High cholesterol can lead to narrowing and blockages in the arteries, but until you experience a heart attack or other potentially life-threatening event, you’d never know there was a problem. Regular cholesterol checks with the dedicated team of medical professionals at Commonwealth Internal Medicine in Fredericksburg, Virginia, could prevent the devastating effects of high cholesterol and potentially save your life. Call the office today to schedule a consultation.
Cholesterol is a kind of fat that occurs naturally in your blood. It’s essential for creating hormones, having efficient digestion, and making Vitamin D.
You make cholesterol in your body, and therefore don’t need any as part of a healthy diet. However, most people’s diets contain at least some cholesterol, and many people consume large quantities because of what they eat. This results in high cholesterol levels in your blood, which can be a serious health issue.
The problem with cholesterol is that while some is essential for health, other types are potentially harmful.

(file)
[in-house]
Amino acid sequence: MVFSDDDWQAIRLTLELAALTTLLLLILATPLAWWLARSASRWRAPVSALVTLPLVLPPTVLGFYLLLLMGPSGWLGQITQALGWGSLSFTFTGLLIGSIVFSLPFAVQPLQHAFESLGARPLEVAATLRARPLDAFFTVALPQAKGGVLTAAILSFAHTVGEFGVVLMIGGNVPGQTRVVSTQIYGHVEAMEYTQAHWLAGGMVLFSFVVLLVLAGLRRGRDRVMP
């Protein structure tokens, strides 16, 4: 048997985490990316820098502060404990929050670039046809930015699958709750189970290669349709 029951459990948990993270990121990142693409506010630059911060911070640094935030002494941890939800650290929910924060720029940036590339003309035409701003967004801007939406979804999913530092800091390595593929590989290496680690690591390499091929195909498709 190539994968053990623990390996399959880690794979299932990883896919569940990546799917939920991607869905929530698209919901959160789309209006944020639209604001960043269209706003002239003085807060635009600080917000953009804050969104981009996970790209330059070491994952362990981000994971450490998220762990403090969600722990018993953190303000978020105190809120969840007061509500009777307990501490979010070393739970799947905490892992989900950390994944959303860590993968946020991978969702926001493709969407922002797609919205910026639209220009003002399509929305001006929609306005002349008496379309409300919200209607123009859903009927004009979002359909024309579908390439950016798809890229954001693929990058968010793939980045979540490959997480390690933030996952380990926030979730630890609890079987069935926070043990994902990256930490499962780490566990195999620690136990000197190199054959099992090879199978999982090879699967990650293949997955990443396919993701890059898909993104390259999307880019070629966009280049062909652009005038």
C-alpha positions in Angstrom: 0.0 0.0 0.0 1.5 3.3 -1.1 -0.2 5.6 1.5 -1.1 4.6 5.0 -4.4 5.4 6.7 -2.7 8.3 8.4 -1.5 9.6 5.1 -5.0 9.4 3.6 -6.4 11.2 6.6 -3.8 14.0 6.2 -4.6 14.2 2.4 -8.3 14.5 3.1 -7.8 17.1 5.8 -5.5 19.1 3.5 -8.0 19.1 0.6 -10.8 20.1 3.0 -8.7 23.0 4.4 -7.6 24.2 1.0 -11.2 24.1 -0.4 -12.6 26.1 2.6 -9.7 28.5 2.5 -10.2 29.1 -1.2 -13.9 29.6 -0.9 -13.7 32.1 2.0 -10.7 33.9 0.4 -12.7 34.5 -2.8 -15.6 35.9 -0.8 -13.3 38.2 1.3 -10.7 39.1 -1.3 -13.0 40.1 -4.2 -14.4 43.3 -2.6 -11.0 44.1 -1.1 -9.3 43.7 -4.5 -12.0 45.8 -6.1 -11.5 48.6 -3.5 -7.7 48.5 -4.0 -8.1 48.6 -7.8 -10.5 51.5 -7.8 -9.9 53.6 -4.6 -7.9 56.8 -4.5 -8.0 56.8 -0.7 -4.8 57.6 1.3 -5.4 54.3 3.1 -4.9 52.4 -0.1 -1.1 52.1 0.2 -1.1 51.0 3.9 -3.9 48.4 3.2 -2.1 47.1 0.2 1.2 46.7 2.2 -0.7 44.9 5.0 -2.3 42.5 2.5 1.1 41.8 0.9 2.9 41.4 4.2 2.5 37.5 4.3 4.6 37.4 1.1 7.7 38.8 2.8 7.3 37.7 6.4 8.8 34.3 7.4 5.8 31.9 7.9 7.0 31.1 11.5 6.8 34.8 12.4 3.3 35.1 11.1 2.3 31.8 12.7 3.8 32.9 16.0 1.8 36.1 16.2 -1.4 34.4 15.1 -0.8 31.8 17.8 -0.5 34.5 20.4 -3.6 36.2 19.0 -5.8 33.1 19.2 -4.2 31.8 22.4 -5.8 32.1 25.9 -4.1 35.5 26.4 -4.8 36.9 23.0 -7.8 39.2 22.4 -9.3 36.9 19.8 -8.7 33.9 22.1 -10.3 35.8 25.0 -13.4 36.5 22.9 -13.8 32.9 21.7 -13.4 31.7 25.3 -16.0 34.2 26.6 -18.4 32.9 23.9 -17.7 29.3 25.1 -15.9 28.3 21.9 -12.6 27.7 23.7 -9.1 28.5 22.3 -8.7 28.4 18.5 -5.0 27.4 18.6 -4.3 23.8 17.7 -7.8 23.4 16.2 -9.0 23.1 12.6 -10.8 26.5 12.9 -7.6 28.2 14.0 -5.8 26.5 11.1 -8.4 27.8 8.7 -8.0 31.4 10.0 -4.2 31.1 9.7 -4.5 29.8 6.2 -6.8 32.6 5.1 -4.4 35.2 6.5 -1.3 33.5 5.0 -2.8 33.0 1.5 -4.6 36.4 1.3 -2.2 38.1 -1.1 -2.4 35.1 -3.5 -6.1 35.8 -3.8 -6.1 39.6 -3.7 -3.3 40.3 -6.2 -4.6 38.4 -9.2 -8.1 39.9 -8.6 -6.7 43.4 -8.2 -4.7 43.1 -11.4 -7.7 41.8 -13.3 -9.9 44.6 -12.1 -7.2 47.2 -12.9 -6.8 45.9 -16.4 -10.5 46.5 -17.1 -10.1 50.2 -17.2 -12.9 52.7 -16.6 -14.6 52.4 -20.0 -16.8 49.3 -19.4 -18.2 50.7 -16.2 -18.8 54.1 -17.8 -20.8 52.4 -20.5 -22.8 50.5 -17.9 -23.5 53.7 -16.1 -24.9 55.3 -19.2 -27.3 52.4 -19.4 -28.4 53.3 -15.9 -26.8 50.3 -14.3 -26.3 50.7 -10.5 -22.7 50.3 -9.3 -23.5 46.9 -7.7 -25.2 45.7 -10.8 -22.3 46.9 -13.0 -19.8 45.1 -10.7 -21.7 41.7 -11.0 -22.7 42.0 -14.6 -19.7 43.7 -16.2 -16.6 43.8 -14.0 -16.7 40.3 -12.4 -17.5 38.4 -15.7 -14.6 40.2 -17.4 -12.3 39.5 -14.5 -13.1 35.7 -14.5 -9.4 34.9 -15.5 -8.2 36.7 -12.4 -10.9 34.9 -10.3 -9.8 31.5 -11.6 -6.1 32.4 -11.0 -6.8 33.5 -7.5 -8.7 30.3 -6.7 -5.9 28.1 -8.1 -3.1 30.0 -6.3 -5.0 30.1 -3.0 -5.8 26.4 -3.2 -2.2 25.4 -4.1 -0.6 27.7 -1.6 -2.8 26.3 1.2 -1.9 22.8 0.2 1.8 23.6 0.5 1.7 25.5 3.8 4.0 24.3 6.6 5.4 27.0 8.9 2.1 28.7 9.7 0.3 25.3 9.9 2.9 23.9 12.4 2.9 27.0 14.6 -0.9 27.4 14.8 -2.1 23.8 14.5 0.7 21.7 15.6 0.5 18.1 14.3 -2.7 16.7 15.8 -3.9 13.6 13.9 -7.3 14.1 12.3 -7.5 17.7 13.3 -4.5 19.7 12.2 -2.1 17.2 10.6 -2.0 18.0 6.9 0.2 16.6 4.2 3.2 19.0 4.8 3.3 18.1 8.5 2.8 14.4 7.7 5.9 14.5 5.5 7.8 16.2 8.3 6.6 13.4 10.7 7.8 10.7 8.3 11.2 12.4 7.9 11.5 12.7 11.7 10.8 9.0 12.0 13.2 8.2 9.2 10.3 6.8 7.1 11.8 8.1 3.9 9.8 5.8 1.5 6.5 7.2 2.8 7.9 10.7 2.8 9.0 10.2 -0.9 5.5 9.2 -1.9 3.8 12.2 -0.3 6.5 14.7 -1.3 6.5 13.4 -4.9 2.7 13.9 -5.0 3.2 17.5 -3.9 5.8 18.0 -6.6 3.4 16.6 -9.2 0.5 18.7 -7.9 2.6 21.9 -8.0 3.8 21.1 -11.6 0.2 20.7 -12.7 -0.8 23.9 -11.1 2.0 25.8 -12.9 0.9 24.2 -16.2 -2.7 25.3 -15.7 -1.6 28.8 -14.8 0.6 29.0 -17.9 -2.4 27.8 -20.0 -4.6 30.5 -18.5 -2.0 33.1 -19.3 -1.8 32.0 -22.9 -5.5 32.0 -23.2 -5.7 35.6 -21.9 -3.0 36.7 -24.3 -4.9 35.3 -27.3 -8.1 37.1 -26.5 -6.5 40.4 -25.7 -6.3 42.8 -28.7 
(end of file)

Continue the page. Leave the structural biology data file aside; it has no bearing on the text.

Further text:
There are several types of cholesterol, which can be good or bad:
High-density lipoprotein (HDL) is good cholesterol. It harvests excess cholesterol from your blood and takes it to your liver, which then removes it from your body. Your levels of HDL can drop if you aren’t getting enough exercise.
Low-density lipoprotein (LDL) and very low-density lipoprotein (VLDL) are bad cholesterols. Excess amounts of LDL and VLDL can create plaque buildup in your arteries. Plaque is a sticky material made of cholesterol, waste products, and debris that collects to form clumps.
These clumps stick to the inside of your arteries, causing narrowing, and in some cases, blockages. These obstructions lead to heart and circulatory problems, such as:
Foods that are high in animal fats like processed meats, dairy products, and fried foods tend to be high in LDL and VLDL. If you eat a lot of animal fats, there’s a good chance you have high cholesterol.
You won’t know you have high cholesterol until your body reaches a crisis point and you have a stroke or heart attack. Therefore it’s essential to go for screening tests at Commonwealth Internal Medicine. Your provider there can measure your cholesterol levels by taking a blood sample for analysis.
If you do have high cholesterol, changing your diet, watching your weight, and exercising regularly can reduce your cholesterol to a healthier level. You should cut down on animal fats in your diet and other types of saturated and trans fats, too.
A cholesterol check could save your life, so schedule yours today at Commonwealth Internal Medicine.